The continuing violation doctrine provides that when an employer engages in "a continuous practice and policy of discrimination, 'the commencement of the statute of limitations period may be delayed until the last discriminatory act in furtherance of it.'" Miller v. International Tel. & Tel. Corp., 755 F.2d 20, 25 (2d Cir. 1985). "To establish a continuing violation, 'a plaintiff must show "a series of related acts, one or more of which falls within the limitations period, or the maintenance of a discriminatory system both before and during the [limitations] period."'" Blesedell, 708 F. Supp. at 1415 (citation omitted).

 

"While discrete incidents of discrimination that are not related to discriminatory policies or mechanisms may not amount to a continuing violation, see, e.g., Lambert v. Genesee Hospital, 10 F.3d 46, 53 (2d Cir. 1993),. . . a continuing violation may be found where there is proof of specific ongoing discriminatory policies or practices, or where specific and related instances of discrimination are permitted by the employer to continue unremedied for so long as to amount to a discriminatory policy or practice."

 Cornwell v. Robinson, 23 F.3d 694, 704 (2d Cir. 1994). It is well-settled, however, that a continuing violation "may not be based on the continuing effects of an earlier discrimination, . . . or on a completed act of discrimination." Blesedell, 708 F. Supp. at 1414 (citations omitted).

 In Johnson v. Nyack Hosp., 891 F. Supp. 155 (S.D.N.Y. 1995), the court adopted the test articulated in Berry v. Board of Supervisors of Louisiana State University, 715 F.2d 971 (5th Cir. 1983), cert. denied, 479 U.S. 868, 93 L. Ed. 2d 158, 107 S. Ct. 232 (1986) ("Berry Test") for determining whether there has been a continuing violation. Other courts in New York have used this test. See McKenney v. New York City Off-Track Betting Corp., 903 F. Supp. 619 (S.D.N.Y. 1995); White v. Arab Banking Corp., 1996 U.S. Dist. LEXIS 5221, 1996 WL 191727 (S.D.N.Y. 1996); Davis v. City Univ. of New York, 1996 U.S. Dist. LEXIS 6345, 1996 WL 243256 (S.D.N.Y. 1996). The Johnson court concluded that under the reasoning of Berry, the continuing violations doctrine applies:

 

"'if the discriminatory acts within and without the limitation period are sufficiently similar and frequent to justify a conclusion that both are part of a single discriminatory practice chargeable to the employer' and the circumstances are such that the plaintiff was not bound to have sued earlier."

 McKenney v. New York City Off-Track Betting Corp., 903 F. Supp. at 622 (quoting Johnson, 891 F. Supp. at 165) (original emphasis).

 Here, the only complained-of act that occurred during the 300-day limitations period was Detrick's termination. It does not appear, however, that the alleged acts of sexual harassment (which took place outside this period) and Detrick's transfer and termination "involve the same type of discrimination," as required under Berry. See Berry, 715 F.2d at 981. As the court noted in LaBeach v. Nestle Co., Inc., 658 F. Supp. at 688, a termination "is a discrete act which is consummated at the time it is made, and is not of a continuing nature." See also Malarkey v. Texaco, Inc., 559 F. Supp. 117, 121 (S.D.N.Y. 1982). Similarly, resignation and transfer have also been considered discrete, completed acts. See Bradley v. Consolidated Edison Co. of New York, Inc., 657 F. Supp. 197, 204 (S.D.N.Y. 1987); McPartland v. American Broadcasting Companies, Inc., 623 F. Supp. 1334, 1338 (S.D.N.Y. 1985). Thus, the alleged acts of harassment complained of by Detrick and her transfer and termination may not be considered similar in kind.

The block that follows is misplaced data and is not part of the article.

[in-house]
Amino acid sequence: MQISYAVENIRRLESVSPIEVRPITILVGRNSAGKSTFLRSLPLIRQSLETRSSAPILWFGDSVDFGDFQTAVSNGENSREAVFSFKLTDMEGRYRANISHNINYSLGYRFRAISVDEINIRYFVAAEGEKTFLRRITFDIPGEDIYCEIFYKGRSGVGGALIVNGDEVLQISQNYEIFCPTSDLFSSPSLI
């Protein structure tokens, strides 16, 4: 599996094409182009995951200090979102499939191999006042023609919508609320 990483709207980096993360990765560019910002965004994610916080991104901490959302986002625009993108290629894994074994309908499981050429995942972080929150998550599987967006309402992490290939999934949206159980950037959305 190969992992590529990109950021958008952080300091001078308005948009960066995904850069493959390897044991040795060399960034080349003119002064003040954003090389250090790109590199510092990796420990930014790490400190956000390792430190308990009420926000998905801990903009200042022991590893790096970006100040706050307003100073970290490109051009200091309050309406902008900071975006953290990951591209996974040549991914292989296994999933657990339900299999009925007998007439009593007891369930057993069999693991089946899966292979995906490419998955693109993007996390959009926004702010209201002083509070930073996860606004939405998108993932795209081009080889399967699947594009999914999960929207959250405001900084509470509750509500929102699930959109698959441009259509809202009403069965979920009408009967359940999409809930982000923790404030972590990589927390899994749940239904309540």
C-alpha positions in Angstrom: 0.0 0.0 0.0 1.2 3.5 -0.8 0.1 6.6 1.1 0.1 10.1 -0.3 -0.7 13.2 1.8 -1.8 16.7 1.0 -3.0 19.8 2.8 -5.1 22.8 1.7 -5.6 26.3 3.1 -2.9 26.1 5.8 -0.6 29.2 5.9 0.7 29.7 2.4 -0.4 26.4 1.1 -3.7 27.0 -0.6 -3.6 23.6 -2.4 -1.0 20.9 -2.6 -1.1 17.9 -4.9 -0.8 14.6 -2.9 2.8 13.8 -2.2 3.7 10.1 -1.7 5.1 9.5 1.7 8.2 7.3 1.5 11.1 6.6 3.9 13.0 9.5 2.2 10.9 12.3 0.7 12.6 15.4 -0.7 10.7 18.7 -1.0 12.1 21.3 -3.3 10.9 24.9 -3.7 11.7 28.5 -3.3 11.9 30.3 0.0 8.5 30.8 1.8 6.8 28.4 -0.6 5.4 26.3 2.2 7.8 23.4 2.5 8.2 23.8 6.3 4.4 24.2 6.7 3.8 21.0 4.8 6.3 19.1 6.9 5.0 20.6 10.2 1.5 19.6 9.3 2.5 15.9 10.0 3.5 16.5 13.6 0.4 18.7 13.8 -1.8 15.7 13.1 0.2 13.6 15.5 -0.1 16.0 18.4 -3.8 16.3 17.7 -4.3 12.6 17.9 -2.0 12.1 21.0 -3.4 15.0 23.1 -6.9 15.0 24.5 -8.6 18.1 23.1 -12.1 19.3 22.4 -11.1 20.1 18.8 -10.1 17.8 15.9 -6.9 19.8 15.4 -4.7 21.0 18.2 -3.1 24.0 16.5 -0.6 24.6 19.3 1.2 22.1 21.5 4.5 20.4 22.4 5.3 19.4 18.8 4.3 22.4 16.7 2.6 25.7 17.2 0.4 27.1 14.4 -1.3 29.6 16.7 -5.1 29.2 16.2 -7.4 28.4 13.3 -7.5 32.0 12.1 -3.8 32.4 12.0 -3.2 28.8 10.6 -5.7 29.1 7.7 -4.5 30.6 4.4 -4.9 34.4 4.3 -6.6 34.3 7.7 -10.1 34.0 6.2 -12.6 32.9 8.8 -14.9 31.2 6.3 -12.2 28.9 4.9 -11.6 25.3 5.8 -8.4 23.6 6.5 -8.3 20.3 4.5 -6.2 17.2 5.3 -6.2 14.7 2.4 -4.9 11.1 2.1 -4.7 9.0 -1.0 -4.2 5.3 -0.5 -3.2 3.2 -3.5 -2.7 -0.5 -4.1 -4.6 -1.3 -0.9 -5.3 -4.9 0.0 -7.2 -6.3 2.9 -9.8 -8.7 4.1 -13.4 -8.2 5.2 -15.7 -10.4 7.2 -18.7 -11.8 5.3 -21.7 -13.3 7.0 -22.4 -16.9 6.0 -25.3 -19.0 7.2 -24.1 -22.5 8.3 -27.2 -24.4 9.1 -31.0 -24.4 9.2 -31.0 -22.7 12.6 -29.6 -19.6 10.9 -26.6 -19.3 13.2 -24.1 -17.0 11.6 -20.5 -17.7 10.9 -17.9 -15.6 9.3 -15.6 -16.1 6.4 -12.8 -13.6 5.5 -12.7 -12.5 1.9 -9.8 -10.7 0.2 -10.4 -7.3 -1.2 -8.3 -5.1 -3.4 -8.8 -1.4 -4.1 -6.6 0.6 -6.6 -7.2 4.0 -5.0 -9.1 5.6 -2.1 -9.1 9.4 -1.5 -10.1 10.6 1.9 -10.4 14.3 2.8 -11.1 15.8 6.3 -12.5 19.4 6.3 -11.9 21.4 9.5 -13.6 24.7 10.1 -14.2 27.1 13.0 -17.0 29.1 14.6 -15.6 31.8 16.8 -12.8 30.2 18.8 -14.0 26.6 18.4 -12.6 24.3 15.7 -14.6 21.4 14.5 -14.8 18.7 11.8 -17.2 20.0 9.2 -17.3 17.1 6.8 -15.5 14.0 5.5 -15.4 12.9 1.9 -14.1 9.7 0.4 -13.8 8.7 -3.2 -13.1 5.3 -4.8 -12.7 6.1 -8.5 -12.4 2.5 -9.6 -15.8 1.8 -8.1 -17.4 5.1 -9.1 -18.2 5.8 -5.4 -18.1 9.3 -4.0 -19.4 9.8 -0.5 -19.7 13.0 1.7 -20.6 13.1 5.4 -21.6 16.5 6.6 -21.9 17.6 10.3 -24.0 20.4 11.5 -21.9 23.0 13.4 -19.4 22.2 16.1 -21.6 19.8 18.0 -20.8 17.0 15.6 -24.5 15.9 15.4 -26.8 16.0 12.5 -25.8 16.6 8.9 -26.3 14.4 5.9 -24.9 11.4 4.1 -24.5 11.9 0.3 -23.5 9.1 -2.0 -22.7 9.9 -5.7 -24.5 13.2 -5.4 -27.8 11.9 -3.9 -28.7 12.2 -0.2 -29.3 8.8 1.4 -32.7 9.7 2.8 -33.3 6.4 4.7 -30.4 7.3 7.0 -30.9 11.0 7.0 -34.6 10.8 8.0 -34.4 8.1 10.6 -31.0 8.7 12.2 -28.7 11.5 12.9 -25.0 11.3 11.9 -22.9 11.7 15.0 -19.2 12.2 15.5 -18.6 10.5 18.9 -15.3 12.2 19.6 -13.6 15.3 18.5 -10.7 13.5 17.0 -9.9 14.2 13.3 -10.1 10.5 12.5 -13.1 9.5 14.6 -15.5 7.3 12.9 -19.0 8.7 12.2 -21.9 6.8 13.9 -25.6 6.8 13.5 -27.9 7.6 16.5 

Moreover, I reject Detrick's argument that her "termination should be considered the final and culminating act in the chain of hostile acts which created the hostile workplace.'" See White v. Arab Banking Corp., 1996 U.S. Dist. LEXIS 5221, 1996 WL 191727 (S.D.N.Y. 1996) (the court declined to hold that "even an allegedly wrongful termination contributes to a hostile workplace finding"). As the White court noted, "if every termination were considered the final act in a series of hostile acts, no hostile workplace claim in which the plaintiff was also terminated would ever be time-barred." Id.

 Finally, Detrick is not pursuing a retaliatory discharge claim against H&E. It is difficult to comprehend how her termination could be considered part of a continuum of illegal acts if she has not brought a separate claim for the discharge itself. Her failure to make such a claim indicates that perhaps even she did not consider her termination to be part of a continuing company policy condoning sexual harassment.